Trauma brought me to the page, it is that simple.
When my daughter died in the belly world of me, I became a writer — so that all the words that cannot name grief, all the words threatening to erupt from my belly and uterus did not explode up and through my skull and face and shatter the very world and sky.
Oceans of other people’s compassions have washed over me, but those of us who have lost children, we are a living dead tribe. We smile and nod and thank people for their concerns and efforts. The labor of our lives is actually quite simple: stay alive. So that others might go on.
Wounds make artists. I wrote a book from the body of my dead girl.
There is no map for grief, but there are bridges to others.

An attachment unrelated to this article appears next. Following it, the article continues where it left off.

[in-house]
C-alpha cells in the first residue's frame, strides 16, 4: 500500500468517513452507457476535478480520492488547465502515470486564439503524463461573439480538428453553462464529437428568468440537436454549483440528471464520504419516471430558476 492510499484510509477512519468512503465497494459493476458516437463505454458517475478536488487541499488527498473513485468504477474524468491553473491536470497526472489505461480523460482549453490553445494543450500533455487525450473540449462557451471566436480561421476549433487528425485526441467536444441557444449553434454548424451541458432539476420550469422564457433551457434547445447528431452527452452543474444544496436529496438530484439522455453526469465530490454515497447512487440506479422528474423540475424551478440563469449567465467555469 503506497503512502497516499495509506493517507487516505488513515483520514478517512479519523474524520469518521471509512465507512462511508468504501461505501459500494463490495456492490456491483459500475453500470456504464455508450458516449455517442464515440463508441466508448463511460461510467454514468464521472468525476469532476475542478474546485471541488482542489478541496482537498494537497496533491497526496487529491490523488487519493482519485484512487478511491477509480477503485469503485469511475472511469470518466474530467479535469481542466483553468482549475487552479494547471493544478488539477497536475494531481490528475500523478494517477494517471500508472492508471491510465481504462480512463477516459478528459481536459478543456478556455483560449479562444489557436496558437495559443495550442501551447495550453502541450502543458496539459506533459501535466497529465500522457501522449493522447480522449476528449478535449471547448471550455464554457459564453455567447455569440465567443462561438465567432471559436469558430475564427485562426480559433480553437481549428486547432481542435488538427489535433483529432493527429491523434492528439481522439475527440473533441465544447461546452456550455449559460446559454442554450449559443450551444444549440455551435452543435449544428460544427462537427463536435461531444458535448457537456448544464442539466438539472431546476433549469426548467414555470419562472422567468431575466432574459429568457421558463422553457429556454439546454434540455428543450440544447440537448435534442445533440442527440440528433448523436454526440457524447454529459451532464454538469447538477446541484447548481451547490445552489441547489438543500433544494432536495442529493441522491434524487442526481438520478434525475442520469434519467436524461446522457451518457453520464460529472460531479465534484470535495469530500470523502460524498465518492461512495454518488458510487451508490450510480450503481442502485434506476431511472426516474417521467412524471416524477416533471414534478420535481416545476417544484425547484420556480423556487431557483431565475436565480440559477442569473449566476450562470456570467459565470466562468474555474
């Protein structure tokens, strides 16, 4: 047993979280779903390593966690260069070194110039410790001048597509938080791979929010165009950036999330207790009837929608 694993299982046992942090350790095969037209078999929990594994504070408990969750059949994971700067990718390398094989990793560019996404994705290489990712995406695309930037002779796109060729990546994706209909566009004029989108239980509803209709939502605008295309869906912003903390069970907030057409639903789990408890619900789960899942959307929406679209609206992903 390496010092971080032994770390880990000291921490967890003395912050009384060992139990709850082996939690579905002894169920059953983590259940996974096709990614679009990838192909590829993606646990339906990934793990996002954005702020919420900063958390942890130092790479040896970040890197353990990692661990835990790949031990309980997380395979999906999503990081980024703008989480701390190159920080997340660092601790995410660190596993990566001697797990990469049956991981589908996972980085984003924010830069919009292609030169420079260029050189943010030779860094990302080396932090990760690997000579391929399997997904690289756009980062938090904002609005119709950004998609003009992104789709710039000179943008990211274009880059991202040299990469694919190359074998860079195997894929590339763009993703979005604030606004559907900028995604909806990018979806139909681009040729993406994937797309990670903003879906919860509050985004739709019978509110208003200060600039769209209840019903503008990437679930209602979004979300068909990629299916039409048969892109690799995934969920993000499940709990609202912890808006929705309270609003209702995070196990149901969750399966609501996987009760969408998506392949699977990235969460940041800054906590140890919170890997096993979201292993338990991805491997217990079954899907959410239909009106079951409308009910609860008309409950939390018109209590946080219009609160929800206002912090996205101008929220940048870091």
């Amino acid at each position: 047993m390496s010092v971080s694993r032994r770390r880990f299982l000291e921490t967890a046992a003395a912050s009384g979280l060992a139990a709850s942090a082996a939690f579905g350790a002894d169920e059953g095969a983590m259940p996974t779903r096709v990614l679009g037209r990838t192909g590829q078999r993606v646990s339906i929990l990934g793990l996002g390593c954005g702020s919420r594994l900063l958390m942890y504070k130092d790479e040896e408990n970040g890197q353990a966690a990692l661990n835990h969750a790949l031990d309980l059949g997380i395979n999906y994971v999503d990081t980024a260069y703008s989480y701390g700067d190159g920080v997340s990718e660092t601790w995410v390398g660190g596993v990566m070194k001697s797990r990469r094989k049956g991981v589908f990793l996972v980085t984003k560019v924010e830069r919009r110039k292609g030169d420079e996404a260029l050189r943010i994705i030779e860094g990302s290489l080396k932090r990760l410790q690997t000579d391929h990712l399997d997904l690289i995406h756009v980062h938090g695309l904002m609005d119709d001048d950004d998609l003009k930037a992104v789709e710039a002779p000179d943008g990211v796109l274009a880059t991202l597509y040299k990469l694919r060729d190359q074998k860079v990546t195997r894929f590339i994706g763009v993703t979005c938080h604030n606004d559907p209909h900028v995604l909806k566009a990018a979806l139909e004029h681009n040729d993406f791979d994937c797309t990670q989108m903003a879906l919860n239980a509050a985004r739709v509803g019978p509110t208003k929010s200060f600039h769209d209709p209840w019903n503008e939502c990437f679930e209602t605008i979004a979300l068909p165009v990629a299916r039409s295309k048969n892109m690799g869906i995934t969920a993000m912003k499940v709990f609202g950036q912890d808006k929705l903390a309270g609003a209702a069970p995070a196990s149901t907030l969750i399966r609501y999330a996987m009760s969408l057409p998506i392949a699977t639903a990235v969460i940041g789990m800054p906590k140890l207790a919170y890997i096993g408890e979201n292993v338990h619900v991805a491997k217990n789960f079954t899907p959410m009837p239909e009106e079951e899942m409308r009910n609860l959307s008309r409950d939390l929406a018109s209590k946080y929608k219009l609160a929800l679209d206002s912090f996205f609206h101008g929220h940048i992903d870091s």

When I was 30 and finishing a dissertation on war and narrative, a box arrived via UPS to the door of my home. The sender was my aunt — my father’s sister — a woman I had become estranged from over the years for her ill treatment and unkind words toward me, my sister, and my mother. The box was about the size of a small television. I removed the brown paper and tape carefully…then wondered why I had been careful? The cardboard box under the brown paper had a red lid. I wondered why. When I opened the red lid a hundred photos and yellowed papers and documents spread before me like hands. Nothing from my aunt — there was no explanation for what was inside the box.